(Note: You may wish to read about metal toxicity prior to reading this article.)
Mercury is both highly toxic and is also the toxic (and heavy) metal to which most people have the greatest exposure. It is rated as the most toxic naturally occurring substance and the third most toxic substance known. It is also rated as the second most lethal substance known (scored at 1,600) second only to plutonium (scored at 1,900) by the Toxicity Centre and the University of Tennessee.
Mercury can exist as a metal or vapour, as an inorganic salt (combined with sulphate or chlorine for instance) or as an organic compound (joined to carbon-containing biological molecules) and these many forms, in part, account for its toxicity and also complicate the picture. Whilst all these forms of mercury are toxic, they all possess differing toxicities and affinities for different tissues with organic mercury being approximately one hundred times more toxic than the other forms.
Whilst some environmental mercury is generated naturally by volcanoes a great deal is emitted rather less naturally by coal-fired power stations and other industries. This creates environmental inorganic mercury pollution which contaminates the water and which microbes and plankton then convert into the more toxic and persistent organic form.
It is this organic form that bio-accumulates and bio-concentrates up the food chain to appear in the fish that we eat and this represents the second biggest source of mercury exposure for most people.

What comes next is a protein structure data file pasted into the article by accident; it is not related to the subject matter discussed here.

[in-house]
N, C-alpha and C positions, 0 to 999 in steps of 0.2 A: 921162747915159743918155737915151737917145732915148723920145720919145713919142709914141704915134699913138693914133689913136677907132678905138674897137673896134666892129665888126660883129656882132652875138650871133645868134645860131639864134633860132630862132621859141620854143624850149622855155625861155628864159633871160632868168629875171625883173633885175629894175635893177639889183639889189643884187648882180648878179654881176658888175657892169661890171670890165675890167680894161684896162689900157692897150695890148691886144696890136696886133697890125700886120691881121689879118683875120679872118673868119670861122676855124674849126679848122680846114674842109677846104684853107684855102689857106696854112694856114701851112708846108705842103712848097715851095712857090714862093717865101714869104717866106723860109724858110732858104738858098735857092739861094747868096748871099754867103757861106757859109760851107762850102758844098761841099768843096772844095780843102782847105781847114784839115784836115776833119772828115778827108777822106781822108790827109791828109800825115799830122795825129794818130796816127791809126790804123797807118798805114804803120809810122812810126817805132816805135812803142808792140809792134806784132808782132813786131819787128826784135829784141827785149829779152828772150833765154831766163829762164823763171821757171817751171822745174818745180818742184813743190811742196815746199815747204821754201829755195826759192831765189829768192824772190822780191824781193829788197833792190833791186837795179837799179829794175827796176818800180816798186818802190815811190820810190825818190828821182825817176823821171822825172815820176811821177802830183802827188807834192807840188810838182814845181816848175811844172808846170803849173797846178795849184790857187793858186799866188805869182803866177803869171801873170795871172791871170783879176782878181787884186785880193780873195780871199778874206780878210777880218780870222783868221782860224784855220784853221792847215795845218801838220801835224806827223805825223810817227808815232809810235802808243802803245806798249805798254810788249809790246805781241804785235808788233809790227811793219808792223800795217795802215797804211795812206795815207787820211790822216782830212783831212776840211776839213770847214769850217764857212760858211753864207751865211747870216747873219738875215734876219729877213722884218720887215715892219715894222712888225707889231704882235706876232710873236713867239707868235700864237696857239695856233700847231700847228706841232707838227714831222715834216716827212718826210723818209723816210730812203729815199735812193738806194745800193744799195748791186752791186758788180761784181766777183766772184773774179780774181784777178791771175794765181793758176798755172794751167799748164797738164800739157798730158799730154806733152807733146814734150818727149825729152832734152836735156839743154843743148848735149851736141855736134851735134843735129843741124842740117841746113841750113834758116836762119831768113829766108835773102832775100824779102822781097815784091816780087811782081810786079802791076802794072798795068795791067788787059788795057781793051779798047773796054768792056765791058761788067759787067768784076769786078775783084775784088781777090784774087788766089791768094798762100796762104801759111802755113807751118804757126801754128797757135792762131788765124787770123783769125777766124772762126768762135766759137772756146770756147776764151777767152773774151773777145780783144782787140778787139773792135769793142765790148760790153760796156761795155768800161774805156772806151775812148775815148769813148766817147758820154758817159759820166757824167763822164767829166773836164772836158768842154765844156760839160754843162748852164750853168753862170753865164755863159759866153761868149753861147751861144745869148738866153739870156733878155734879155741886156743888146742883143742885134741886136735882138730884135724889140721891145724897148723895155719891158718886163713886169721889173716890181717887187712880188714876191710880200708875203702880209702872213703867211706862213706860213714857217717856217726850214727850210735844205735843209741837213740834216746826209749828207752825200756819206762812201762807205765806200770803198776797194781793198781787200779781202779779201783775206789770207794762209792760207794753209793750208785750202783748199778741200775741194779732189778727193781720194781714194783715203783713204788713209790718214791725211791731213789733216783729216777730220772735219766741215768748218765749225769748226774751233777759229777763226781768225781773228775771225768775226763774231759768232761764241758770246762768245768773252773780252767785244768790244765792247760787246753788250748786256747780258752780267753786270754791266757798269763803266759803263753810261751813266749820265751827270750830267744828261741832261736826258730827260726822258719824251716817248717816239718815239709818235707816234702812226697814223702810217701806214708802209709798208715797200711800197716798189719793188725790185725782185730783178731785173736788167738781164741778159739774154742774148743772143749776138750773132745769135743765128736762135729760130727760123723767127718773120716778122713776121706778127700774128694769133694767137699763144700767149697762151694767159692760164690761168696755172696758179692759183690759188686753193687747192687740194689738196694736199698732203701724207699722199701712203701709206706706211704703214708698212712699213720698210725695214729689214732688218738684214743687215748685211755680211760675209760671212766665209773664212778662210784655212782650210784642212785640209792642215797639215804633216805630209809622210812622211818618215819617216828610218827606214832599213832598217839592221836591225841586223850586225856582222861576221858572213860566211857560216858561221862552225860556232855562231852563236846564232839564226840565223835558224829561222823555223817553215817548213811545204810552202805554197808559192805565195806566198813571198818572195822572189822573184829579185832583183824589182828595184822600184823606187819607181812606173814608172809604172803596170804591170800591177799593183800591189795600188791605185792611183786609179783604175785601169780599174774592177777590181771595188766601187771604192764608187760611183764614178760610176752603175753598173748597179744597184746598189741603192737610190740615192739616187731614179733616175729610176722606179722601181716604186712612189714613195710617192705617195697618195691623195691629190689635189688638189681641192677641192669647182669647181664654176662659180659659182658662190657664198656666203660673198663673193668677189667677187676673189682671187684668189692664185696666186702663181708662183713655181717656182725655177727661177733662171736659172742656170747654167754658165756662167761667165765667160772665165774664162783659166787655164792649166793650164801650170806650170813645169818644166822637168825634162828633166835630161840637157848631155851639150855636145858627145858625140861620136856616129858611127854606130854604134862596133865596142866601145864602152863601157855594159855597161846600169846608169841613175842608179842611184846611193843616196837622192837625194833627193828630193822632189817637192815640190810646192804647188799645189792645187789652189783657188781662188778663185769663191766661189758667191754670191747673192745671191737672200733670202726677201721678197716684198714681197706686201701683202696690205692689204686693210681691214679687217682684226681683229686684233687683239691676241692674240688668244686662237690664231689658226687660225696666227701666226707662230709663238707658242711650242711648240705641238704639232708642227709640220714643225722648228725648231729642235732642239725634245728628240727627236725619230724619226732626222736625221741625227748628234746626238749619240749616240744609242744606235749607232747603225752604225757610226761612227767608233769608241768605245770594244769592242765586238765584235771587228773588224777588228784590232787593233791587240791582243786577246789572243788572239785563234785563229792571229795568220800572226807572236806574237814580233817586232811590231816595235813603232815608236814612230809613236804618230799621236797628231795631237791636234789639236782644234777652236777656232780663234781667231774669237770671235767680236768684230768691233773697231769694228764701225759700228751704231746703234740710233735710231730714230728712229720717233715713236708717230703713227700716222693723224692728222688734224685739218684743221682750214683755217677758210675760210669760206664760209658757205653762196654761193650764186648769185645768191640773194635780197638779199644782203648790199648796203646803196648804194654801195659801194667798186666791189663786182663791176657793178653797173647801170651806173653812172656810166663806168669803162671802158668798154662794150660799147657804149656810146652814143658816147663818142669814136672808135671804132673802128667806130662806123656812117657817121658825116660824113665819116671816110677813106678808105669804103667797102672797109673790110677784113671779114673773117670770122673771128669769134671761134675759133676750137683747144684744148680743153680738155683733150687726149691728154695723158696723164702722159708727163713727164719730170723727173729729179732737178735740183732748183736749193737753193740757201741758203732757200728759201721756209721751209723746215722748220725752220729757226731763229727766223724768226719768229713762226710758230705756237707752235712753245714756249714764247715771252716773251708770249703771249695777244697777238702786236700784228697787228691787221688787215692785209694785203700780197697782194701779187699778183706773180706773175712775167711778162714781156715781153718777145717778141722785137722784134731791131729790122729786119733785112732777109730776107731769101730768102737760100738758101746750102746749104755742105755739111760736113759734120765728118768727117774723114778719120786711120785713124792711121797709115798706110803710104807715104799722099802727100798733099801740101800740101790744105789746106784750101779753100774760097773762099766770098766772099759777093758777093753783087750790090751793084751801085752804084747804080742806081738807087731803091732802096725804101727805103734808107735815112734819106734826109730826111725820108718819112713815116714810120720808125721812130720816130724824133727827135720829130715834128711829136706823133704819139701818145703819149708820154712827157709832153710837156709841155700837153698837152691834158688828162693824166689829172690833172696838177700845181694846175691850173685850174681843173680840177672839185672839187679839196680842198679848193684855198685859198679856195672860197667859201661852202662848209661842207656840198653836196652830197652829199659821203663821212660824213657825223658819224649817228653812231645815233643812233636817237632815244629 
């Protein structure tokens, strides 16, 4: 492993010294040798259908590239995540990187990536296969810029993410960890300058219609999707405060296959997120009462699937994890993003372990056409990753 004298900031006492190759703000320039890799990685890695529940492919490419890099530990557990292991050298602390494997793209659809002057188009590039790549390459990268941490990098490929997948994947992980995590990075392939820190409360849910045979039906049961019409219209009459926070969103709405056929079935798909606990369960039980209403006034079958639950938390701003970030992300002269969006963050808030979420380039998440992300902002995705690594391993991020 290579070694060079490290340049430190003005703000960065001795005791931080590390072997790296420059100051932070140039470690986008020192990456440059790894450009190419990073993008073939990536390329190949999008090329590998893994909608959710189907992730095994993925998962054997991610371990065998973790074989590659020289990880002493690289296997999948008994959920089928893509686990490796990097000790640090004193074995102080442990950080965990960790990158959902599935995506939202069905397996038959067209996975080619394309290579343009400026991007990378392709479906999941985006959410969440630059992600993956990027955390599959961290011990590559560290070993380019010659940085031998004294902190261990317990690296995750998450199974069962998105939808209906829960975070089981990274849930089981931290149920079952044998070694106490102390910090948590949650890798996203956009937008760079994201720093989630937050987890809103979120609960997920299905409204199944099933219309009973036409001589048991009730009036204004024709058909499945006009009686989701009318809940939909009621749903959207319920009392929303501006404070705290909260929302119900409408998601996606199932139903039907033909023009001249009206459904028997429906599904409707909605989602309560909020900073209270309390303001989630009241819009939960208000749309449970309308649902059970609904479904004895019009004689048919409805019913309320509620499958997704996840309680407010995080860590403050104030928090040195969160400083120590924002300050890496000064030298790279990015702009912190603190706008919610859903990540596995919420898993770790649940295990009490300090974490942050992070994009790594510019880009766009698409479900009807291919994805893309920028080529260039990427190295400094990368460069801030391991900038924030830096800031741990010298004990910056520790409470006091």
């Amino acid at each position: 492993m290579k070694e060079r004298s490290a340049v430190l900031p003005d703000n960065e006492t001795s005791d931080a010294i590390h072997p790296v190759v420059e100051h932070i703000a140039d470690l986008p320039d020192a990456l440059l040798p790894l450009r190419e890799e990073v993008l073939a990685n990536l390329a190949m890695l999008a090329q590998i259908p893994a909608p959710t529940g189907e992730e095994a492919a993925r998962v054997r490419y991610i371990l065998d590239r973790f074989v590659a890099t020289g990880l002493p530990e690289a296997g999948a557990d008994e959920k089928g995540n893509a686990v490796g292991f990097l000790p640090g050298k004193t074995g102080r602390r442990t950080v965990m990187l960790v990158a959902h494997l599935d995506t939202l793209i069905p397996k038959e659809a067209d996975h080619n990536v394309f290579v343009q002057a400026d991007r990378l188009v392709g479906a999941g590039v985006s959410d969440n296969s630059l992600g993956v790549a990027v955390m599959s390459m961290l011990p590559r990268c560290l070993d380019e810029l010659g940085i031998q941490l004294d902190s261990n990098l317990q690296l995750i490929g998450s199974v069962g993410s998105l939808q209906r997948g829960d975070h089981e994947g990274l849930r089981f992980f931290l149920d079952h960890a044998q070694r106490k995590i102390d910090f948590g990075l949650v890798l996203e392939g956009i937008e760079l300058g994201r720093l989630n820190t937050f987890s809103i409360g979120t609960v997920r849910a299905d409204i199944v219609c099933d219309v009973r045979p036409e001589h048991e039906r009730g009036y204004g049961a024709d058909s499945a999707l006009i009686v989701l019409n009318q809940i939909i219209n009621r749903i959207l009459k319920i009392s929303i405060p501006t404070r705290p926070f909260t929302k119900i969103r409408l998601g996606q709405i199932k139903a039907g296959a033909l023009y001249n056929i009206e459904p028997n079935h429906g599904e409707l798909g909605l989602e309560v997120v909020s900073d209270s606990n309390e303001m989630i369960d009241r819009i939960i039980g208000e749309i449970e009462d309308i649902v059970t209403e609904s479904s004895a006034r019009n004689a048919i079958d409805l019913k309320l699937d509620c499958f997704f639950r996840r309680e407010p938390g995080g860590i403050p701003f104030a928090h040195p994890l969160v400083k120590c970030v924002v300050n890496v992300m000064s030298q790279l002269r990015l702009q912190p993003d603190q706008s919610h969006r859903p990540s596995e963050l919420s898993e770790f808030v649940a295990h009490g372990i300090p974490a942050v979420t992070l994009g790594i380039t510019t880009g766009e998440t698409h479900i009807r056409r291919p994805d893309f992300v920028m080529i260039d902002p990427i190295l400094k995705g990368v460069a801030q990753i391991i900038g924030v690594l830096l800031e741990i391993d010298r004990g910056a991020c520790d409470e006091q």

Thimerasol, a mercury-based preservative which is used in many vaccinations, also contributes significantly to many individual’s total exposure to this metal. However, for most people their greatest exposure occurs through the use of mercury in dental amalgam fillings.
Dental amalgam fillings
Dental amalgam was introduced in the early part of the nineteenth century and has been, and continues to be, used extensively. It is a mixture of approximately half powdered silver (along with some other metals) and half liquid mercury. Dental amalgam was obviously introduced long before there was any kind of safety testing and replaced the second most toxic substance that was in use as a filling material at the time: lead!
Since there did not appear to be any immediately attributable health problems any health concerns were overlooked. This state of affairs probably persisted also due to lack of suitable alternative filling materials. However, perhaps not coincidentally the first cases of multiple sclerosis (MS) were documented a few decades after the introduction of dental amalgam followed by Alzheimer’s disease, motor neuron disease (MND) and many other devastating degenerative neurological conditions.
Dental amalgam has remained popular as a filling material because it is cheap, easy to handle, strong and long-lasting. Any concerns over implanting a material containing the third most toxic substance known to man in human mouths have been put to one side and governing bodies have reassured both the profession and the public that the mercury becomes bound to the other metals within the structure of the fillings – rendering it perfectly safe.
This means that it now falls to those who do not think that using mercury-containing fillings is a good idea to prove beyond all doubt that this one factor can be isolated and held responsible for adverse health outcomes. This is opposed to the authorities that endorse it having to prove that it is safe. Indeed, some of those authorities have conceded that there are health concerns and have banned its use in children and pregnant women and yet other countries have seen fit to ban its use altogether.